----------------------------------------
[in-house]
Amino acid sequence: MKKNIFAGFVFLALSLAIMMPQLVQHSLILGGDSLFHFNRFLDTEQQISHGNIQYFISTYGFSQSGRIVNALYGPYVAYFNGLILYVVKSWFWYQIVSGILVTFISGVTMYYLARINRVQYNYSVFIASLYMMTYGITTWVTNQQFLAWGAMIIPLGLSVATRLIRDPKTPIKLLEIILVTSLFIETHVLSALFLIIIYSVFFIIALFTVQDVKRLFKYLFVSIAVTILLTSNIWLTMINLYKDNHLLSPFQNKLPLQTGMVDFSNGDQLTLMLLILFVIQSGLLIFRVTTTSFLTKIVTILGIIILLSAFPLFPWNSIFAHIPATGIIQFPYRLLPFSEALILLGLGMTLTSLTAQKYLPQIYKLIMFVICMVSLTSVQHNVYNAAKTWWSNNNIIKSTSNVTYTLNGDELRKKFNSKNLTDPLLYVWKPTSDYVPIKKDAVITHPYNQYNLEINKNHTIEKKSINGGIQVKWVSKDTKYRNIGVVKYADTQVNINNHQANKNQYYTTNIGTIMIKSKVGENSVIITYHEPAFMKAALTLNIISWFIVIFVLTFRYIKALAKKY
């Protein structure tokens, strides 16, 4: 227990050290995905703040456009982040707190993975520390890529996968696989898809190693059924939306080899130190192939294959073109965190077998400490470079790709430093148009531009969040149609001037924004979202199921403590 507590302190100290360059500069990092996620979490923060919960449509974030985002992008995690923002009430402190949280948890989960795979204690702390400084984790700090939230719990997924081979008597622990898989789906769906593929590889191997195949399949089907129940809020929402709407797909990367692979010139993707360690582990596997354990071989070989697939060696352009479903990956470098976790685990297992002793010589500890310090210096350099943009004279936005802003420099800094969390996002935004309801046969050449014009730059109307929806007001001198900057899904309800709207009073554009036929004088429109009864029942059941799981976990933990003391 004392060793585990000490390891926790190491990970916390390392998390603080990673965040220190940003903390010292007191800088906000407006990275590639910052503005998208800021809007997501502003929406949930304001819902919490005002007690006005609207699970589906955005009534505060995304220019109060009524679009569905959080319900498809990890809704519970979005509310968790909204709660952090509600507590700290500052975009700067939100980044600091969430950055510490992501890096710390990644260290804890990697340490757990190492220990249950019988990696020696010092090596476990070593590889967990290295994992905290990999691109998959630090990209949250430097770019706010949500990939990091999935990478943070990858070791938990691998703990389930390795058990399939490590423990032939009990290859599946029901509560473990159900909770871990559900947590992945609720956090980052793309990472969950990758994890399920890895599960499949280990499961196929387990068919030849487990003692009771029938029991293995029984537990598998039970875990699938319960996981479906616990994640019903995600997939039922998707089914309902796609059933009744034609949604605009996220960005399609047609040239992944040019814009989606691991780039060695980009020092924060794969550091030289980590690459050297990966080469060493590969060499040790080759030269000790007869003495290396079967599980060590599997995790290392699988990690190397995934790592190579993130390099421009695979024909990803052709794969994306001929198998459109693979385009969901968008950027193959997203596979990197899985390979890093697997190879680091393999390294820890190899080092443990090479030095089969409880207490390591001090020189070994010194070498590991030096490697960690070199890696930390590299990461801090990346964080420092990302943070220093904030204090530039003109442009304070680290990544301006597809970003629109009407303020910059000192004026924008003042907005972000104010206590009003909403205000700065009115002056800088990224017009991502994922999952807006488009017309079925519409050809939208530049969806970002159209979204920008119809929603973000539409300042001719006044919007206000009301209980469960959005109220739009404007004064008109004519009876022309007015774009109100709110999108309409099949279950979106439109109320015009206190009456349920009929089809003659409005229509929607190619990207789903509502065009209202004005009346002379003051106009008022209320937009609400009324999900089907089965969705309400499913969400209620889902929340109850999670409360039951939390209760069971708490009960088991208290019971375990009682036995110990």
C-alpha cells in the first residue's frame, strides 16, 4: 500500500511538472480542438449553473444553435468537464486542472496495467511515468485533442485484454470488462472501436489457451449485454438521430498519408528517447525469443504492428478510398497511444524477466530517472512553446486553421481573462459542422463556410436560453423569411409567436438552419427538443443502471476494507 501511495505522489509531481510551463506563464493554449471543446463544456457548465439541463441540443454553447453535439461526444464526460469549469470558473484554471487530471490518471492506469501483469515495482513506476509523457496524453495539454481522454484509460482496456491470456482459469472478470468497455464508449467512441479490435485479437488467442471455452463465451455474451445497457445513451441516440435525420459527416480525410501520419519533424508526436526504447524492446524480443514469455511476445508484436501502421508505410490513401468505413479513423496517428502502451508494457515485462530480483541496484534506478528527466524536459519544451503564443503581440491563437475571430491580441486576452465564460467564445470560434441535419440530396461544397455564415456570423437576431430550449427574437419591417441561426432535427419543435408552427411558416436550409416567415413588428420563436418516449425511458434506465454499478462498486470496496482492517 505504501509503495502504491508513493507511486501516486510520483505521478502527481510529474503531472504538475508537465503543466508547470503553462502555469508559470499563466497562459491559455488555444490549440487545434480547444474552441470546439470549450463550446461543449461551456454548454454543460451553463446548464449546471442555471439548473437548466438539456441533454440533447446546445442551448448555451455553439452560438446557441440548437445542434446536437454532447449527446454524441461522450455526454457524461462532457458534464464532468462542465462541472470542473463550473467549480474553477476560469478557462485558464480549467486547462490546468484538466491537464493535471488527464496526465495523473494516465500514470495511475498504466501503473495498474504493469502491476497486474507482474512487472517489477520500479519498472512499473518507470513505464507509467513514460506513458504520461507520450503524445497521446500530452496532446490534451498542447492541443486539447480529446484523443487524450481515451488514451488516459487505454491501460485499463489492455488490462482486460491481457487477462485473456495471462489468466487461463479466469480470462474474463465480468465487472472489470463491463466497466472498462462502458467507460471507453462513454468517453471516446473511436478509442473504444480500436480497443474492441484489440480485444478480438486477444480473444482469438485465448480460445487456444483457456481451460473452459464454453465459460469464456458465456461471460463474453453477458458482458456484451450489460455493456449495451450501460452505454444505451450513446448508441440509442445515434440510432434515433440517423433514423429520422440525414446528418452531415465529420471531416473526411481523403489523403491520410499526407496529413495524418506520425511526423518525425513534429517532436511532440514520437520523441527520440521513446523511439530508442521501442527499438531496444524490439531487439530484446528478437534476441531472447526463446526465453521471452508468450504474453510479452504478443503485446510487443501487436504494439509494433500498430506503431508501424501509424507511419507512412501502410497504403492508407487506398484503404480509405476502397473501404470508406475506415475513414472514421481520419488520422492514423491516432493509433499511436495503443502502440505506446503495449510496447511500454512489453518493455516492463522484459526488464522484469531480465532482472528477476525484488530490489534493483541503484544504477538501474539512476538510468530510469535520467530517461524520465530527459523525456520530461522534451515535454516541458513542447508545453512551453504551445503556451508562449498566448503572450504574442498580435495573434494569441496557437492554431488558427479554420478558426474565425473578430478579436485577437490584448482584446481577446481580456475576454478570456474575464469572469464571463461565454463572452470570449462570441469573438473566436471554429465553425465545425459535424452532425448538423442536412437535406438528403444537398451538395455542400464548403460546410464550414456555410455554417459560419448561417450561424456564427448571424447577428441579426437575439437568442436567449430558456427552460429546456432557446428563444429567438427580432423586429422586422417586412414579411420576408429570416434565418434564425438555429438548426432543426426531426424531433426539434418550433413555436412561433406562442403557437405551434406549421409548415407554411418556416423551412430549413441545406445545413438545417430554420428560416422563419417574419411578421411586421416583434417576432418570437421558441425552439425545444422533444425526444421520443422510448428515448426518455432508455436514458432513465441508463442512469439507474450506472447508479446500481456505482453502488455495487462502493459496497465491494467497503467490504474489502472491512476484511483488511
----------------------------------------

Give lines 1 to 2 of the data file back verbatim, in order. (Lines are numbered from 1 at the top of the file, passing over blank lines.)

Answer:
[in-house]
Amino acid sequence: MKKNIFAGFVFLALSLAIMMPQLVQHSLILGGDSLFHFNRFLDTEQQISHGNIQYFISTYGFSQSGRIVNALYGPYVAYFNGLILYVVKSWFWYQIVSGILVTFISGVTMYYLARINRVQYNYSVFIASLYMMTYGITTWVTNQQFLAWGAMIIPLGLSVATRLIRDPKTPIKLLEIILVTSLFIETHVLSALFLIIIYSVFFIIALFTVQDVKRLFKYLFVSIAVTILLTSNIWLTMINLYKDNHLLSPFQNKLPLQTGMVDFSNGDQLTLMLLILFVIQSGLLIFRVTTTSFLTKIVTILGIIILLSAFPLFPWNSIFAHIPATGIIQFPYRLLPFSEALILLGLGMTLTSLTAQKYLPQIYKLIMFVICMVSLTSVQHNVYNAAKTWWSNNNIIKSTSNVTYTLNGDELRKKFNSKNLTDPLLYVWKPTSDYVPIKKDAVITHPYNQYNLEINKNHTIEKKSINGGIQVKWVSKDTKYRNIGVVKYADTQVNINNHQANKNQYYTTNIGTIMIKSKVGENSVIITYHEPAFMKAALTLNIISWFIVIFVLTFRYIKALAKKY